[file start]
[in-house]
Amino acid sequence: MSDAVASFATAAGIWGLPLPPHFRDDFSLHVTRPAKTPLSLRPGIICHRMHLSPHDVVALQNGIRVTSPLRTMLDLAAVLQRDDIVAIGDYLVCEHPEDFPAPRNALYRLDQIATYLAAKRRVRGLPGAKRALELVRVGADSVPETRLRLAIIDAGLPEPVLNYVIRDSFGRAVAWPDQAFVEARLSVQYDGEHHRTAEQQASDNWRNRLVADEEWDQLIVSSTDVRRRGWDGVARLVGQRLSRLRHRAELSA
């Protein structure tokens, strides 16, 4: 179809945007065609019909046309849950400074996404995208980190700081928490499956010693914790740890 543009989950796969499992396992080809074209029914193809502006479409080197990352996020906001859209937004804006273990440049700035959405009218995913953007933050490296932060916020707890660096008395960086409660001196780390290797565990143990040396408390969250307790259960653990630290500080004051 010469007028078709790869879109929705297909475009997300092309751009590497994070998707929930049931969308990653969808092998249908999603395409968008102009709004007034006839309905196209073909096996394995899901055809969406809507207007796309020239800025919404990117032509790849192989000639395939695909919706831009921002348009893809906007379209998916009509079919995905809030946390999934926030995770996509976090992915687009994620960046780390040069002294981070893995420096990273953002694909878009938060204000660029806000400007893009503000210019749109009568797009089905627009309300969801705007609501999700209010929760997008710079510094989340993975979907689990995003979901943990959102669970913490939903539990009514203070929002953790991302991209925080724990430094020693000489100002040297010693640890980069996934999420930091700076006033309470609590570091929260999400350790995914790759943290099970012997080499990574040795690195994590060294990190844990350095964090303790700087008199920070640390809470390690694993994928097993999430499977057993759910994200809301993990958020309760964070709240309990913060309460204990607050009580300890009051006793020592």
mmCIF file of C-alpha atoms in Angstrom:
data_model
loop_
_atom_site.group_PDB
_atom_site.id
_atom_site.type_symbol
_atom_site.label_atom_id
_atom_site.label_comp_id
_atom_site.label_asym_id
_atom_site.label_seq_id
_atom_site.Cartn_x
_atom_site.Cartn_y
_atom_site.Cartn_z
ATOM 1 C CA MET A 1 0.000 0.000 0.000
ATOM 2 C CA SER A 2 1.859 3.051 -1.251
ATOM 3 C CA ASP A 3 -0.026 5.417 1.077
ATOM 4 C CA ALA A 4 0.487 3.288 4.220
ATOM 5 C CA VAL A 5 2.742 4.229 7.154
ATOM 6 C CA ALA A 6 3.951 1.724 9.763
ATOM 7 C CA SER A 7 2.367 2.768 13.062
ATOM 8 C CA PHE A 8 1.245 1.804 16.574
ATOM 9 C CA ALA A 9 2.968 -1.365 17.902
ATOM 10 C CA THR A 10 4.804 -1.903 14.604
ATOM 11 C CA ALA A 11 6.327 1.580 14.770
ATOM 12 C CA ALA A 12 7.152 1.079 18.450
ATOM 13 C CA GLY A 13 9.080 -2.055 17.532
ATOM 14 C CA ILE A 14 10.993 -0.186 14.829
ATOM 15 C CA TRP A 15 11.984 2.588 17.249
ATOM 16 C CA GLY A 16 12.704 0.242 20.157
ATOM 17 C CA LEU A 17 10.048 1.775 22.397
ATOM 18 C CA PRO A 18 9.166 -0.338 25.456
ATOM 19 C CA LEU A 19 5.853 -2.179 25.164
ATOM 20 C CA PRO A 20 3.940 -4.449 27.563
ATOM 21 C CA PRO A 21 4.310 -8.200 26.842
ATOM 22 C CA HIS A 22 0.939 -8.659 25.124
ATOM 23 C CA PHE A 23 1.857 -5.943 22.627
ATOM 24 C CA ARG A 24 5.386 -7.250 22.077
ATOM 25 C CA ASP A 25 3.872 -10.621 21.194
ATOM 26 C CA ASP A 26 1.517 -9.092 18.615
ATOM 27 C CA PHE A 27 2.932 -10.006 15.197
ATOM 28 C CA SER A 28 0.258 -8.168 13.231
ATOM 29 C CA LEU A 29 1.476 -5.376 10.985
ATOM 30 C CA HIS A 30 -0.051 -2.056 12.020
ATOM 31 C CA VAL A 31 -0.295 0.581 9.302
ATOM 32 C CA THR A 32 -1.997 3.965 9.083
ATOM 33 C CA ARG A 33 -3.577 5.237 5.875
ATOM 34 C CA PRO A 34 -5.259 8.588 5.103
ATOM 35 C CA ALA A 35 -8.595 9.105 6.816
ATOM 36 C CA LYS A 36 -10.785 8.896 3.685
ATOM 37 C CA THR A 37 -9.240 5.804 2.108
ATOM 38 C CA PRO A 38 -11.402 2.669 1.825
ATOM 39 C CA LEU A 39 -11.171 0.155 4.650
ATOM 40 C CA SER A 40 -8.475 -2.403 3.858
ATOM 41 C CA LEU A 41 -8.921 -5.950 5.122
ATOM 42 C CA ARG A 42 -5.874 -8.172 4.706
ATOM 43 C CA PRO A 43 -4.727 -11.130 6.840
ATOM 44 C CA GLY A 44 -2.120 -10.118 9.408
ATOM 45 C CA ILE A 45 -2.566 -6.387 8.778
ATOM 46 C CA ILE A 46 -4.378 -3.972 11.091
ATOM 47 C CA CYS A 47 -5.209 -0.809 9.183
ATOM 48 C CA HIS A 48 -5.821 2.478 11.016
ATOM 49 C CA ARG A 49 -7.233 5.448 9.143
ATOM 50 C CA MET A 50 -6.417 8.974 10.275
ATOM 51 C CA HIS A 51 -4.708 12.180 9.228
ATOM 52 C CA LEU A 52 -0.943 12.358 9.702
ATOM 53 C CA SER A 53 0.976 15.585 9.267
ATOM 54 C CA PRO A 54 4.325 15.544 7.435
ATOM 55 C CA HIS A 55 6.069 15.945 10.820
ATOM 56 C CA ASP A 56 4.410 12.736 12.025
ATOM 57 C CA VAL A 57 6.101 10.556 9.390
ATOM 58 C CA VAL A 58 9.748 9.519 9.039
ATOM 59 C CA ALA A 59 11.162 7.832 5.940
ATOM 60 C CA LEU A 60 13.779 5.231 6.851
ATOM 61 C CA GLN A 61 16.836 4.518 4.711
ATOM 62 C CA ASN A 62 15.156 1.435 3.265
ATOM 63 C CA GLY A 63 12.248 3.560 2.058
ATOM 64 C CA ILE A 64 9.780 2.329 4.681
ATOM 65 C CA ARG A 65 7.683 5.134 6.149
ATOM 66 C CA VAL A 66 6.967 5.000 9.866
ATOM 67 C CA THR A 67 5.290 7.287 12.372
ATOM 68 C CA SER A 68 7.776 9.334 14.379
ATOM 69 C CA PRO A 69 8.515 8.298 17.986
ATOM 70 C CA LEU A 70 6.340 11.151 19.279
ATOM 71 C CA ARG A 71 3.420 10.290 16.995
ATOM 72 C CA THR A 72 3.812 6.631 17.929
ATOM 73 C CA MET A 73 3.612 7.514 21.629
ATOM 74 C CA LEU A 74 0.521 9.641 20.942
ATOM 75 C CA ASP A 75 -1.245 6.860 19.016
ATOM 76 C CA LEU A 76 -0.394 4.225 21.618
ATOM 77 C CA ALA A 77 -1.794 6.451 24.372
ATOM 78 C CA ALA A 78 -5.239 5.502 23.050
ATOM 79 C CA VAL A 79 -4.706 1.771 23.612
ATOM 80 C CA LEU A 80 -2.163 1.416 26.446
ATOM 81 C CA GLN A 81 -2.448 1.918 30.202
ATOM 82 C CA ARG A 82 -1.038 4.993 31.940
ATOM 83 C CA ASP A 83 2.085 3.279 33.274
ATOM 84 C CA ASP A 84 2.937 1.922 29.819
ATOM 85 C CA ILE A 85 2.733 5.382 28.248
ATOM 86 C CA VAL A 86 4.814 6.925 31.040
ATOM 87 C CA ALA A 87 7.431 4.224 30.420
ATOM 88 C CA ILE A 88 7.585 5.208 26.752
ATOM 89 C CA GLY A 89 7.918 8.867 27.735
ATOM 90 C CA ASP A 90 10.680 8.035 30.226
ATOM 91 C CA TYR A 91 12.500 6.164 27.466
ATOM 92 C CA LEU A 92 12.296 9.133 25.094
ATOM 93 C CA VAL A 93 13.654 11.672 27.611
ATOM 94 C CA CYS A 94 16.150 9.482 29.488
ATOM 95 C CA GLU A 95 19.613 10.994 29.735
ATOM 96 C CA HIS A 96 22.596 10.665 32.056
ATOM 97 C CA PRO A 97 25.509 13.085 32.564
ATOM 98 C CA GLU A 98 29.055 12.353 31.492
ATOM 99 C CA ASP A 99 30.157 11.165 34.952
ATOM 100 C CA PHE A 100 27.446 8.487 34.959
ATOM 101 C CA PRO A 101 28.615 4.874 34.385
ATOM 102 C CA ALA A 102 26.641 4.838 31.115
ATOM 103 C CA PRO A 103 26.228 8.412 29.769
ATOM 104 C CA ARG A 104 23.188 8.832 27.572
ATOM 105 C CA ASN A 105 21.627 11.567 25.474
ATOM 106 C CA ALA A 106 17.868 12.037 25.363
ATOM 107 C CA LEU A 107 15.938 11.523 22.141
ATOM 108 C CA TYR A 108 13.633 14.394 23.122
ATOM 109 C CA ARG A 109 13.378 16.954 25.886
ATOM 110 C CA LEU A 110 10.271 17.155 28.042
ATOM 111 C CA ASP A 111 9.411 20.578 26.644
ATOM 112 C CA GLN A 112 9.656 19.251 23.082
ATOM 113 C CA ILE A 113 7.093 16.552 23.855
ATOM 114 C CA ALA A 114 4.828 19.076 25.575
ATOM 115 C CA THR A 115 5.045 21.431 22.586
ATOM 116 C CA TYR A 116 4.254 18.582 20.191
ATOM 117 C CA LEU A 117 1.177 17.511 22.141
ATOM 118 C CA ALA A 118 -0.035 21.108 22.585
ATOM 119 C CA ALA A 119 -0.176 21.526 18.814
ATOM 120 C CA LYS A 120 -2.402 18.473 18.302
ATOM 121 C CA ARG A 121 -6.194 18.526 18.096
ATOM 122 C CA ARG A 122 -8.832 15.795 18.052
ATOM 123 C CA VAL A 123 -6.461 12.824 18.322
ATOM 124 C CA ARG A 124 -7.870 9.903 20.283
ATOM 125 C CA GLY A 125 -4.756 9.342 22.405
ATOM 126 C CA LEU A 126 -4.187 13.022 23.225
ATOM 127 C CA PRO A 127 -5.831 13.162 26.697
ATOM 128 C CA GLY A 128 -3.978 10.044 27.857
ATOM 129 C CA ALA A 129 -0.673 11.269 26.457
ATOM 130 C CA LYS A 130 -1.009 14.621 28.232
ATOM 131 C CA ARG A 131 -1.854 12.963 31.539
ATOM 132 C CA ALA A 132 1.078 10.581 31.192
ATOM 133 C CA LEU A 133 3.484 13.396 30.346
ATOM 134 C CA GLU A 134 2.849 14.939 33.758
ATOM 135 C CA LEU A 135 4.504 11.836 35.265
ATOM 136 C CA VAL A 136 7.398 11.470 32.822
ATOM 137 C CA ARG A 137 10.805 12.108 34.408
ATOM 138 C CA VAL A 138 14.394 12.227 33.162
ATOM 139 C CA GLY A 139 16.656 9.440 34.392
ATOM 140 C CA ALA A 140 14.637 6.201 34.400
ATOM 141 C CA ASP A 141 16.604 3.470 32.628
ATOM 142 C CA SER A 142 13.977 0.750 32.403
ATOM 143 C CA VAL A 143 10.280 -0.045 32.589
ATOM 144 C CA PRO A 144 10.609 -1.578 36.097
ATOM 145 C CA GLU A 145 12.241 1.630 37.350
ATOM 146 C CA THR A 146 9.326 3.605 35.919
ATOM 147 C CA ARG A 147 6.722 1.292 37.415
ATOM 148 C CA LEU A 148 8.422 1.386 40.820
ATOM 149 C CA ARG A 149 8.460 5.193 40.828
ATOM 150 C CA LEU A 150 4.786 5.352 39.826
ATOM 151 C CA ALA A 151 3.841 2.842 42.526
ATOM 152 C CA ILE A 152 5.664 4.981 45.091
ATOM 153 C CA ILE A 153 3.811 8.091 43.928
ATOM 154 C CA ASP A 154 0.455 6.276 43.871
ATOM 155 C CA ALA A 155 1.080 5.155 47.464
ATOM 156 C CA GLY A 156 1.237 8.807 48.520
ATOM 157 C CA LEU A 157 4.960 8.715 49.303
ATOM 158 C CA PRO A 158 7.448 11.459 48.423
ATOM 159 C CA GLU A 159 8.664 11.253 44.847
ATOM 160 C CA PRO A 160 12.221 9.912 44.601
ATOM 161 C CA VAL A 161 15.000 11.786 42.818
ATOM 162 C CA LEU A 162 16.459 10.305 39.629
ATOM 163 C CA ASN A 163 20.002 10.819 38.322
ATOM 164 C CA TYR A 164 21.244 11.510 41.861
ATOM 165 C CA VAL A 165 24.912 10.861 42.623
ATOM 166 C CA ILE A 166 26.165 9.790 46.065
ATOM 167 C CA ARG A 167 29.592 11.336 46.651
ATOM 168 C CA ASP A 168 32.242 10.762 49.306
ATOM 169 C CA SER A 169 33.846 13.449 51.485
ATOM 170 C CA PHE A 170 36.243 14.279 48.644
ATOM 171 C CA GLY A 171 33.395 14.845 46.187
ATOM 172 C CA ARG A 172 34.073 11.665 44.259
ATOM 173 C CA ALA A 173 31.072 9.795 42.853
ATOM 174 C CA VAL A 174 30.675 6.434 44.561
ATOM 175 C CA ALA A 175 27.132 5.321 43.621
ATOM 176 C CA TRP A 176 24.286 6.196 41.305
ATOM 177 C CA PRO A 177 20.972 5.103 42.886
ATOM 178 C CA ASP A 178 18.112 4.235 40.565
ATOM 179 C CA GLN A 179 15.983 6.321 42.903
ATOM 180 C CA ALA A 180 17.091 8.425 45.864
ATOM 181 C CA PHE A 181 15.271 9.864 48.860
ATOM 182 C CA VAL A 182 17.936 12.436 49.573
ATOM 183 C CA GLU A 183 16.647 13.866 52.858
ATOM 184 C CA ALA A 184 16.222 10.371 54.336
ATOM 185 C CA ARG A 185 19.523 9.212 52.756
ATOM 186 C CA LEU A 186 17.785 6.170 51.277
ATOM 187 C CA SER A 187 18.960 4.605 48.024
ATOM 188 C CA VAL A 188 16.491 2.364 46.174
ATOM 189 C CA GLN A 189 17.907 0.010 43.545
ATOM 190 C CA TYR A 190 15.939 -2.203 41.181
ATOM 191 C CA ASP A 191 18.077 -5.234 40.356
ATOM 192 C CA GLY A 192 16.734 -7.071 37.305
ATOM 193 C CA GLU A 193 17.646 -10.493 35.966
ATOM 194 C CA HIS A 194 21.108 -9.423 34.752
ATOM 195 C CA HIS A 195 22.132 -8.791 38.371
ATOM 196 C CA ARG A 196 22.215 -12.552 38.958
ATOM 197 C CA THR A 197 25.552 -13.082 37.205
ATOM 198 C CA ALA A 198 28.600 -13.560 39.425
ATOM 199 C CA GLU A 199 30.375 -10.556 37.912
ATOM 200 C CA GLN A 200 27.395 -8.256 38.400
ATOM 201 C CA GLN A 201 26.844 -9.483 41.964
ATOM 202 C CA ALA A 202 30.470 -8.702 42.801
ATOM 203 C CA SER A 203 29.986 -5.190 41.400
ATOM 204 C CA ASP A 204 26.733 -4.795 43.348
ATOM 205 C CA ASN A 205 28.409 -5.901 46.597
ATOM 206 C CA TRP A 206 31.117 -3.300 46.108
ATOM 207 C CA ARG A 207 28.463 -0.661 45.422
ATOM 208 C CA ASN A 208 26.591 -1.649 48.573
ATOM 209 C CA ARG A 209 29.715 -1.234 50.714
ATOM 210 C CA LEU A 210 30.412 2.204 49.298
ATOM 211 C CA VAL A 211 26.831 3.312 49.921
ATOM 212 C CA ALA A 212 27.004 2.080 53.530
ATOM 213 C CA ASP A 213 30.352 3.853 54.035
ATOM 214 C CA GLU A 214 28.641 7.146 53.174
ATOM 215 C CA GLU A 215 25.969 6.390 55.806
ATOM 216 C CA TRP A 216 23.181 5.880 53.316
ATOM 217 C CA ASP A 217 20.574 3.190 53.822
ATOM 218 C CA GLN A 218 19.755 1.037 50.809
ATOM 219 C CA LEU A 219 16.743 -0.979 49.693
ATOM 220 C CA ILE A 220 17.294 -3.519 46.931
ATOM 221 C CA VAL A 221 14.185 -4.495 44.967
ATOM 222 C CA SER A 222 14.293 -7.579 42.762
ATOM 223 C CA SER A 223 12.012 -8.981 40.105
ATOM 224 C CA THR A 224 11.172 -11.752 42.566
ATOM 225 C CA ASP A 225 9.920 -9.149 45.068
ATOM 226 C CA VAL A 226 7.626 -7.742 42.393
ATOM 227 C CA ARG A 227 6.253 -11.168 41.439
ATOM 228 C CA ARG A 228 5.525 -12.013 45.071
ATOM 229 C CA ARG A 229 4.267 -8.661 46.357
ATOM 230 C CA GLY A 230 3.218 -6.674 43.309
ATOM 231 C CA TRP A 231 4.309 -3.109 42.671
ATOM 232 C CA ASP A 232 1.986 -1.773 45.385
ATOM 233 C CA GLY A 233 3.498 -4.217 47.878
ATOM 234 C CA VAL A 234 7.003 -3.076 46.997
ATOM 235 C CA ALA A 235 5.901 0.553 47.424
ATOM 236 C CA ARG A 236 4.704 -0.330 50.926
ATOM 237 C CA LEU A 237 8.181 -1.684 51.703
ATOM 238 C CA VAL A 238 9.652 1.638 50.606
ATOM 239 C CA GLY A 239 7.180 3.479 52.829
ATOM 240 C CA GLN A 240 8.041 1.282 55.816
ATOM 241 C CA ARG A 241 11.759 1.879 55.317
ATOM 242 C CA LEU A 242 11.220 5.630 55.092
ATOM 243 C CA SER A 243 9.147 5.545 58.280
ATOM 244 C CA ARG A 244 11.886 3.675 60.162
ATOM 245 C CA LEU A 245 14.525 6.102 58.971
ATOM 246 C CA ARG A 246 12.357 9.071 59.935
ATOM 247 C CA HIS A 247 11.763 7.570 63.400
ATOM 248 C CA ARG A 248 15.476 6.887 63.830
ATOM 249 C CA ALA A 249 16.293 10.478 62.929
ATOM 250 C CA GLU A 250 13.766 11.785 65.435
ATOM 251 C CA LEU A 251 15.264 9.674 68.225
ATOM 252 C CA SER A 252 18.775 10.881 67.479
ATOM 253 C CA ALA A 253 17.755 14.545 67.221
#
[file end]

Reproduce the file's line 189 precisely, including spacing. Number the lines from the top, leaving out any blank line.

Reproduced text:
ATOM 173 C CA ALA A 173 31.072 9.795 42.853